own syndicated show “The Extremist” which aired on CBS. She has also
written articles for “Sports for Women” and had a monthly column in
Conde Naste and was recently featured on Lifetime Television’s Intimate

A role model for all athletes, Reece served
as a feature commentator for the 1998 Goodwill Games held in New York.
She also co-authored her first book entitled Big Girl in the Middle
in 1997.

Along with her television and volleyball careers,
Reece finds time to be a supermodel. Named one of the 50 most beautiful
women in the world by ELLE magazine, Reece also serves as the spokesperson
for Coppertone skin products. Despite her hectic work and travel schedule,
Reece is devoted to helping Florida State athletics. Reece returned
to Tallahassee to unveil Florida State’s logo for the 30th anniversary
of women’s athletics. On a previous visit, she worked with the volleyball
team in spring practice and offered words of advice to the team on success
in the world of sports.

Reece was selected to the Florida State Athletics
Hall of Fame in 1997.

Maggie Philgence
In her senior season, Philgence was named to five all-tournament teams,
selected Metro Conference Player of the Week twice, as well as being
listed on the All-Metro Conference team and American Volleyball Coaches
Association All-South Region team. Her statistics also ranked in the
top around the nation. She has left her mark in the Florida State record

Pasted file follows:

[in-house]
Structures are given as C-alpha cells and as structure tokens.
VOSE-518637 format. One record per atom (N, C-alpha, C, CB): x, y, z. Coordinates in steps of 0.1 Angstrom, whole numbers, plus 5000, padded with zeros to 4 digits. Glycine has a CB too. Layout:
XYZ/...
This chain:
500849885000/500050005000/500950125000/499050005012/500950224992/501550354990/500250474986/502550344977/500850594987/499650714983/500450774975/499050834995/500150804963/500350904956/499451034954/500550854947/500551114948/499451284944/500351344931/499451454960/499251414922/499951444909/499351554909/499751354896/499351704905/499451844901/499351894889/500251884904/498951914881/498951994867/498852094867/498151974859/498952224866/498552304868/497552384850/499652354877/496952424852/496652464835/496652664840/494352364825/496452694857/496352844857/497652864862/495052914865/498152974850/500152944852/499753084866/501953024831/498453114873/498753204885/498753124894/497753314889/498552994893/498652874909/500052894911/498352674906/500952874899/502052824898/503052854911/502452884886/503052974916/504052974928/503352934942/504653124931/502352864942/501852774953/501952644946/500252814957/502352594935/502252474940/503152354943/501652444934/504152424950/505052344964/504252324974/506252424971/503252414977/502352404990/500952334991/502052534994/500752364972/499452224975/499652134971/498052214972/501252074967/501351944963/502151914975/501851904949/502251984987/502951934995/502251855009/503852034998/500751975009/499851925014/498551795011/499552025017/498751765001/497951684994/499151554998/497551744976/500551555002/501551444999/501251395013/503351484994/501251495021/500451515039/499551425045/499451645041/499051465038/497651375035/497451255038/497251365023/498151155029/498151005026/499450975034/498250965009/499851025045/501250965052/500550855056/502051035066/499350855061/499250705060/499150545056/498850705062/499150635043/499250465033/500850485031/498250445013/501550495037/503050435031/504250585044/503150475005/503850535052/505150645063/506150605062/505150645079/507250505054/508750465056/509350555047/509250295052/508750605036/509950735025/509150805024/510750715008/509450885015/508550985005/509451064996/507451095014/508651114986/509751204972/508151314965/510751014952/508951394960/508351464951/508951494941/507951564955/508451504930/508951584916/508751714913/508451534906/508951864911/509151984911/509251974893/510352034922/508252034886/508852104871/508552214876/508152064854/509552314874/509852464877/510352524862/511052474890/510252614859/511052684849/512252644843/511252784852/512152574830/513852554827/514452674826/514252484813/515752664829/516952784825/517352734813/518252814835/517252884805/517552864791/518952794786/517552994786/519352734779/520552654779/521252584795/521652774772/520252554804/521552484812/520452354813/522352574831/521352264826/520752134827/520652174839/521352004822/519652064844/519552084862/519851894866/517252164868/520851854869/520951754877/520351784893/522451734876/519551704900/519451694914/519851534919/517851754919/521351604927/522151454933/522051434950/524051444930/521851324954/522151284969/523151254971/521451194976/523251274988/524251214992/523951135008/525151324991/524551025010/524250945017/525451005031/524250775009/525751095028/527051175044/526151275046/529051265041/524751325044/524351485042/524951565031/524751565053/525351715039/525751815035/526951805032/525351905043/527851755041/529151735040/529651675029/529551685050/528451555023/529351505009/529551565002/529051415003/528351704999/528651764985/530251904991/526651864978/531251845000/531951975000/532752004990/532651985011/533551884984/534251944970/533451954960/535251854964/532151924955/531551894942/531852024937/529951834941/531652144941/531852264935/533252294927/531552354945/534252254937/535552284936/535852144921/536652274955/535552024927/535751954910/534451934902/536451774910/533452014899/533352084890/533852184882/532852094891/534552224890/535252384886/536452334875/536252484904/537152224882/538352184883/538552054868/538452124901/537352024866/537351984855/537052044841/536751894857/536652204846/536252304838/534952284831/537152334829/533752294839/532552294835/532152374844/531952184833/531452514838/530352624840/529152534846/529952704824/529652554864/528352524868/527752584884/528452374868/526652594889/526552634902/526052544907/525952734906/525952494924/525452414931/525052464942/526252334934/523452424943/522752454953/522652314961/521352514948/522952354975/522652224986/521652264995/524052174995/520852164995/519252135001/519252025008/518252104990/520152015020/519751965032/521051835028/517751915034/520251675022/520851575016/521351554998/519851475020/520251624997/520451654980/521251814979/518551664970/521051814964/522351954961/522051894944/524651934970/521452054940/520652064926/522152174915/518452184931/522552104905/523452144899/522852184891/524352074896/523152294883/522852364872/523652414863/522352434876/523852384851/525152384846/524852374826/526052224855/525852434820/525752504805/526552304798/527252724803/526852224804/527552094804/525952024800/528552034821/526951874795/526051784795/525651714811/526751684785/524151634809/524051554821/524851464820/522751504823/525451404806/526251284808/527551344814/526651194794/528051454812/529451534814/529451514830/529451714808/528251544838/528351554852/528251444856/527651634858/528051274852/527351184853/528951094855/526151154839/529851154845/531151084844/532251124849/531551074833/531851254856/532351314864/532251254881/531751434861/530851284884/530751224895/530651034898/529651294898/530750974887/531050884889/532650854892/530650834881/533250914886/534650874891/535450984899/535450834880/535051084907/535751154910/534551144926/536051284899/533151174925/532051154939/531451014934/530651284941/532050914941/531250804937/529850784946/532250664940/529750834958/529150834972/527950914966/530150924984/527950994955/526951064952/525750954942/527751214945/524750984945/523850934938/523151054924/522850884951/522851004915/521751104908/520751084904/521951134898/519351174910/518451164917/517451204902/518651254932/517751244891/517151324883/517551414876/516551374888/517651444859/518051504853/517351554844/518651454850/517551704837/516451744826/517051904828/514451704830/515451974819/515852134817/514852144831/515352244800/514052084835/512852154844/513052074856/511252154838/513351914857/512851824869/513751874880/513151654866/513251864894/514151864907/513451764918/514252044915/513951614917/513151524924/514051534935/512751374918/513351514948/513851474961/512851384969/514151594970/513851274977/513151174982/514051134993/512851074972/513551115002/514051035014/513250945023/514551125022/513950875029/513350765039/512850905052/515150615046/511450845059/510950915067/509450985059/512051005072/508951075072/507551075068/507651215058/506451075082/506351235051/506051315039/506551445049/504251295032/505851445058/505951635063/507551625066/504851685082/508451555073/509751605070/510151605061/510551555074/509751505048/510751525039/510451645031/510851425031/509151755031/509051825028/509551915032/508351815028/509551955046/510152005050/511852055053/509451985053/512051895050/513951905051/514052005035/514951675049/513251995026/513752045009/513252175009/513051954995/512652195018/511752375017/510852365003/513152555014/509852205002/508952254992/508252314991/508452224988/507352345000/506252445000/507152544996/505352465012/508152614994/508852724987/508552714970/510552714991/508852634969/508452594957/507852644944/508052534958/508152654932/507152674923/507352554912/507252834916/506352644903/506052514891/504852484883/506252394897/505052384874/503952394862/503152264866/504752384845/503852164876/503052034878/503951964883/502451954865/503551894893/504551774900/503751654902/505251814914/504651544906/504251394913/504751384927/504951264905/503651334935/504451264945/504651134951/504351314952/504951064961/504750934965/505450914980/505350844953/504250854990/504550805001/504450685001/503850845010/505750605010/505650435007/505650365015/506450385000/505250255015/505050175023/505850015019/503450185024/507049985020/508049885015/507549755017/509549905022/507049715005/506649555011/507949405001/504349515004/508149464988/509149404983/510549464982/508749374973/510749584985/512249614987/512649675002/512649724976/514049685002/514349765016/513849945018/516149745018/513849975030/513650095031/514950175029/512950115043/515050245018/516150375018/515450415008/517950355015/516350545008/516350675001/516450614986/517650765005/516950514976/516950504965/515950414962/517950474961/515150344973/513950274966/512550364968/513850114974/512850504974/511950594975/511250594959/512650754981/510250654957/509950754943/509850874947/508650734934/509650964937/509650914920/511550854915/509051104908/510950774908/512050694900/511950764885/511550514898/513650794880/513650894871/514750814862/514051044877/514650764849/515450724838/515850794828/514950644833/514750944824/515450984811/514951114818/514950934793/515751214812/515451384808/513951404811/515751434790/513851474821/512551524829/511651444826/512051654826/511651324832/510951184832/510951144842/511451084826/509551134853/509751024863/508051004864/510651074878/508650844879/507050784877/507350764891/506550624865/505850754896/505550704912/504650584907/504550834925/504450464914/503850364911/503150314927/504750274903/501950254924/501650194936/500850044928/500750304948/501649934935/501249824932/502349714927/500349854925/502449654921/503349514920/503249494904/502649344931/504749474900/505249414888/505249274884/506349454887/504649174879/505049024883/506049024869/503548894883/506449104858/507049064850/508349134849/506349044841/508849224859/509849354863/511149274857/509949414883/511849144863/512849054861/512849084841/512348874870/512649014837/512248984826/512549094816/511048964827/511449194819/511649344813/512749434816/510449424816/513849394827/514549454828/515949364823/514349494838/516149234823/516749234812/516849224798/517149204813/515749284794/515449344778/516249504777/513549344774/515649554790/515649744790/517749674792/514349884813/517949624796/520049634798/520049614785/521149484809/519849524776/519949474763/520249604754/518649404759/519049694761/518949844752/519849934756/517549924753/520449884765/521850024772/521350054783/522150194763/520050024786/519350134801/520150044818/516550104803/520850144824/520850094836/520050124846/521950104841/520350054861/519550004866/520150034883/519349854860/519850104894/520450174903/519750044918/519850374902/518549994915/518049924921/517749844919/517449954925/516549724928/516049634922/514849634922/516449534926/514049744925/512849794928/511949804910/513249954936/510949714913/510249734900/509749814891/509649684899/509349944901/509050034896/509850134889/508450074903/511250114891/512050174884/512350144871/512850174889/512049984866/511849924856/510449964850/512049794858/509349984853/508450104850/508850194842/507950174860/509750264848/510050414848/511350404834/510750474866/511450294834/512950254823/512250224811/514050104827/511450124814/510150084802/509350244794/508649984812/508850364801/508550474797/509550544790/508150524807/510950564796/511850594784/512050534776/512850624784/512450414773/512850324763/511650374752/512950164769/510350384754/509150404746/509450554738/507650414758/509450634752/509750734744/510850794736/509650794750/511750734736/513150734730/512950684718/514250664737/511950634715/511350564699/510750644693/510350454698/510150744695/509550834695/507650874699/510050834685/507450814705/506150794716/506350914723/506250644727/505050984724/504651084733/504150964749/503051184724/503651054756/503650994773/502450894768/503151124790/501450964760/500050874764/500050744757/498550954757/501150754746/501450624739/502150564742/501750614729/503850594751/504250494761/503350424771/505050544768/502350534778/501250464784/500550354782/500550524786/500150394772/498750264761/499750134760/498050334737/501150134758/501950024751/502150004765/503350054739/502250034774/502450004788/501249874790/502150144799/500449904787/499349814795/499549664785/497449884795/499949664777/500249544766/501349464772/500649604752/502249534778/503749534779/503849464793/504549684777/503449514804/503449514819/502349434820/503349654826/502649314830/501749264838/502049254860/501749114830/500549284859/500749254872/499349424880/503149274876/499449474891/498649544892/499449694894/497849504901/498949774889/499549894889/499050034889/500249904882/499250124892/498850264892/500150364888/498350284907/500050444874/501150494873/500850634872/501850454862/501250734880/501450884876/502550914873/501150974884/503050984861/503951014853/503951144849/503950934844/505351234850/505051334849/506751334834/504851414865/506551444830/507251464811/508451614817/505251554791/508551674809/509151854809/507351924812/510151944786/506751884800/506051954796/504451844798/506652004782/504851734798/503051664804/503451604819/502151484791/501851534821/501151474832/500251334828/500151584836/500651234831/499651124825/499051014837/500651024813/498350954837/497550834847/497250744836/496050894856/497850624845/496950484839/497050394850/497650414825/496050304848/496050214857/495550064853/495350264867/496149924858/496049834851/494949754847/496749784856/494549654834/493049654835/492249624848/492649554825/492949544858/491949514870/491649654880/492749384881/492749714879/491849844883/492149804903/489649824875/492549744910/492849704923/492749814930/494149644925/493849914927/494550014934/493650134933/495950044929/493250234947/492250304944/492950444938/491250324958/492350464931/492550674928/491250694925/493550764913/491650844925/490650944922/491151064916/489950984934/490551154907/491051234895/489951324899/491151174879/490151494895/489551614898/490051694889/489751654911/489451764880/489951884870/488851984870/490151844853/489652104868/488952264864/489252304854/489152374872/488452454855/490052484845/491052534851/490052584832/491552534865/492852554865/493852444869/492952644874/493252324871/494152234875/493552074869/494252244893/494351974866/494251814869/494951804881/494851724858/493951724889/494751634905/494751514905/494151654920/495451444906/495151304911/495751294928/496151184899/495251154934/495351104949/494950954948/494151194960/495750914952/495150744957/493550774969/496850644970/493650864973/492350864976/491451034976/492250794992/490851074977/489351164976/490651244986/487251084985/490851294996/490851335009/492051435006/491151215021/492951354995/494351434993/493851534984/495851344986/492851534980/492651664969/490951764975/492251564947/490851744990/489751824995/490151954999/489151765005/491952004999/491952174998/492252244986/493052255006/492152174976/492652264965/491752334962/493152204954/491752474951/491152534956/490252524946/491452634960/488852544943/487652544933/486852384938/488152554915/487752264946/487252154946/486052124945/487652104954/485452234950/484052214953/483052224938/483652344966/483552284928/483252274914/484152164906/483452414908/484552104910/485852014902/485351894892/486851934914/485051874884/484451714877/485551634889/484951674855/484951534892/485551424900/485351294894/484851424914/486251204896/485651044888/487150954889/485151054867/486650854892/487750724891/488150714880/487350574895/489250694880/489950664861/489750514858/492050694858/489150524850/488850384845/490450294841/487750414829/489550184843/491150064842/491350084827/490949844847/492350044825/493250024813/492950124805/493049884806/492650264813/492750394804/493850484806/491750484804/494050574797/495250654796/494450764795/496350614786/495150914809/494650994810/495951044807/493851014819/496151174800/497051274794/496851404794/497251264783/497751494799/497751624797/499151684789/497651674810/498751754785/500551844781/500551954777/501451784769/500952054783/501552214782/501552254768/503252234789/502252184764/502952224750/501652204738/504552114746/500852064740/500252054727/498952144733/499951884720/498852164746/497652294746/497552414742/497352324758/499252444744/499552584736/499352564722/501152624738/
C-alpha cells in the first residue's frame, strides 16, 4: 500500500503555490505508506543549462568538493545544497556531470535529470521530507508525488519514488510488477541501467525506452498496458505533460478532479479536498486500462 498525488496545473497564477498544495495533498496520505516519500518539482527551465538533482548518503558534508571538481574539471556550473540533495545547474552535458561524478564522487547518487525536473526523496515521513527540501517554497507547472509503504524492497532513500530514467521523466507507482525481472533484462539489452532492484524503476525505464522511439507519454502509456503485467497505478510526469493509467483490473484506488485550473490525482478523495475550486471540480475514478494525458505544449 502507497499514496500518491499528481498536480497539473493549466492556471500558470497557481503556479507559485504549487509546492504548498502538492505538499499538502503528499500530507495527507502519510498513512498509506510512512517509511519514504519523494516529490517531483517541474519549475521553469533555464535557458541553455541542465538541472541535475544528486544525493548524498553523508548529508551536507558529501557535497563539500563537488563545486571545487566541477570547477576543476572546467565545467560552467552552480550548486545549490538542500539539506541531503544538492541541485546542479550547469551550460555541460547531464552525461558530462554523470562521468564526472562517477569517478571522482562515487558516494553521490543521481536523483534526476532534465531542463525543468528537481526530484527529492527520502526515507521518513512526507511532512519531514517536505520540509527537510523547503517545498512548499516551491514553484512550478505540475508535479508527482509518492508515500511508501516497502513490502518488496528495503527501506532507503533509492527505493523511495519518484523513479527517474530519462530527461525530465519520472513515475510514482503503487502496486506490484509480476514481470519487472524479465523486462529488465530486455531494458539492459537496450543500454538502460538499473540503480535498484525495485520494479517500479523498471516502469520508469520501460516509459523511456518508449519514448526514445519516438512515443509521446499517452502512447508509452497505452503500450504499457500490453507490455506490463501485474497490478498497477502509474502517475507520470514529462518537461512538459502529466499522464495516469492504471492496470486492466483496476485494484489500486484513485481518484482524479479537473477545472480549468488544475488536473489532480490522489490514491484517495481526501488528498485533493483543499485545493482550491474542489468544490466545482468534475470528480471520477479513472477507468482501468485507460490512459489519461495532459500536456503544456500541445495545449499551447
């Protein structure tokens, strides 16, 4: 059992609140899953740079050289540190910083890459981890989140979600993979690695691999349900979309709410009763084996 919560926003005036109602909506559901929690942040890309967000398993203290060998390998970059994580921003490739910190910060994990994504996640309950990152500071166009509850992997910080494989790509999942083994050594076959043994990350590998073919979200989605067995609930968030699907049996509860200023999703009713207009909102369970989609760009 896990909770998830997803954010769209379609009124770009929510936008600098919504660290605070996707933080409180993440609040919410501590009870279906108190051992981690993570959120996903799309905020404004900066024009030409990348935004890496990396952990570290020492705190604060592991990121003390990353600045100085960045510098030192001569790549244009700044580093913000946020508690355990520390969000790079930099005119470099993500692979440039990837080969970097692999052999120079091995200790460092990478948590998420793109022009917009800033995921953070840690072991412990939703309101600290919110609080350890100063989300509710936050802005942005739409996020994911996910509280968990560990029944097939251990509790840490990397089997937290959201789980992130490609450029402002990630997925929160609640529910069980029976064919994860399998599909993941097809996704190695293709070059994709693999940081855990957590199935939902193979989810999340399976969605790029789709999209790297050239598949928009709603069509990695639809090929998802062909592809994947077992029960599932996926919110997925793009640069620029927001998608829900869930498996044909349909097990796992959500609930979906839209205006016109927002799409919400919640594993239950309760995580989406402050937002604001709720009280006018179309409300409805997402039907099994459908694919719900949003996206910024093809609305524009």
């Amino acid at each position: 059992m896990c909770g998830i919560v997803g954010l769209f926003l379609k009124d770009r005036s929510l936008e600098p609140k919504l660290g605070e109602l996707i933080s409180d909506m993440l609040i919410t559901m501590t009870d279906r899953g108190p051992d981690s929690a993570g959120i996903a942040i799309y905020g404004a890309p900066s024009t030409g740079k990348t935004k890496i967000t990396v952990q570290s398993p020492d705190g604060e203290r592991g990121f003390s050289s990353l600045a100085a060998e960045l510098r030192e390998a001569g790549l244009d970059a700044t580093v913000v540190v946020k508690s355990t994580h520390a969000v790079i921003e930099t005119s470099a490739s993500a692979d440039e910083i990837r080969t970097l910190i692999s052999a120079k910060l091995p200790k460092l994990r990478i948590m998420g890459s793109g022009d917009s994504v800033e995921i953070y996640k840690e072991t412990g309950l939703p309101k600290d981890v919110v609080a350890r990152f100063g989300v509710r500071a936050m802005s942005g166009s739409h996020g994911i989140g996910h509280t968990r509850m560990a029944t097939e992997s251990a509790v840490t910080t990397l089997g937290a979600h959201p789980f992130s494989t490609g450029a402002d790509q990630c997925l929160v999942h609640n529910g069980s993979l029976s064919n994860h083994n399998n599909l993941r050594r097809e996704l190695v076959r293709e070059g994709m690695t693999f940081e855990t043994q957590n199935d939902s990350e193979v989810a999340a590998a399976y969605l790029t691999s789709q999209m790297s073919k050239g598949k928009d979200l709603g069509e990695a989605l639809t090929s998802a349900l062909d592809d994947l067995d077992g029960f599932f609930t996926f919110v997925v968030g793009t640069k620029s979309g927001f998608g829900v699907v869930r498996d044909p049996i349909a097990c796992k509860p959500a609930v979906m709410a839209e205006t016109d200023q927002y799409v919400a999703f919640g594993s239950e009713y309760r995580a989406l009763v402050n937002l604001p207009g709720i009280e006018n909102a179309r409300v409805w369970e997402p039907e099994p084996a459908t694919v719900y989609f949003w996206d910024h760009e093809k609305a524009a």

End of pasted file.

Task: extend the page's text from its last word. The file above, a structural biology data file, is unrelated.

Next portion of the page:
books as well as with the NCAA. Philgence is ranked 17th in the NCAA
for her career kills (2,110) and tops the FSU career charts. She also
led the Metro in hitting percentage (.333) and kills per game (4.41)
throughout her final season.

After breaking six school records during the
1990 season, Philgence was drafted to the South Team for the Olympic
Festival in Los Angeles. Philgence helped lead her team to the championship
game where the South defeated the West to claim the gold medal.

Upon graduation, Philgence traveled overseas
to play professional volleyball with the international league in France.
She was inducted into the FSU Athletics Hall of Fame in 1998.

Karyn Palgut
A three-sport athlete at Florida State, Palgut lettered in volleyball
(four), basketball (one) and softball (two) from 1982-86. After a successful
collegiate career that saw her named to the All-Metro Tournament team
three times, including the distinction of MVP, she competed in the 1982
Olympic Festival on the East team. Upon graduation, Palgut joined the
U.S. Women’s National Team for Handball and had a successful career.
She participated in the Goodwill games, the Pan American Games (Gold
Medal) and the 1988 and 1992 Olympics receiving a 7th and 6th place

Barbara Harris
After a playing career spanning from 1974-77, Harris has had a successful
career in the magazine industry as Editor-in-Chief at Shape.

Harris returned to campus last fall when she
was honored as a “Grad Made Good” during Homecoming Ceremonies.

Harris is also the author of the August 2000
“Shape Magazine” editorial featured on the previous page.

Lisa Warman
A familiar face around the Florida State volleyball court, Warman was
with the team from 1981-84 and still returns to Tully Gym as a sports
commentator for the Sunshine Network.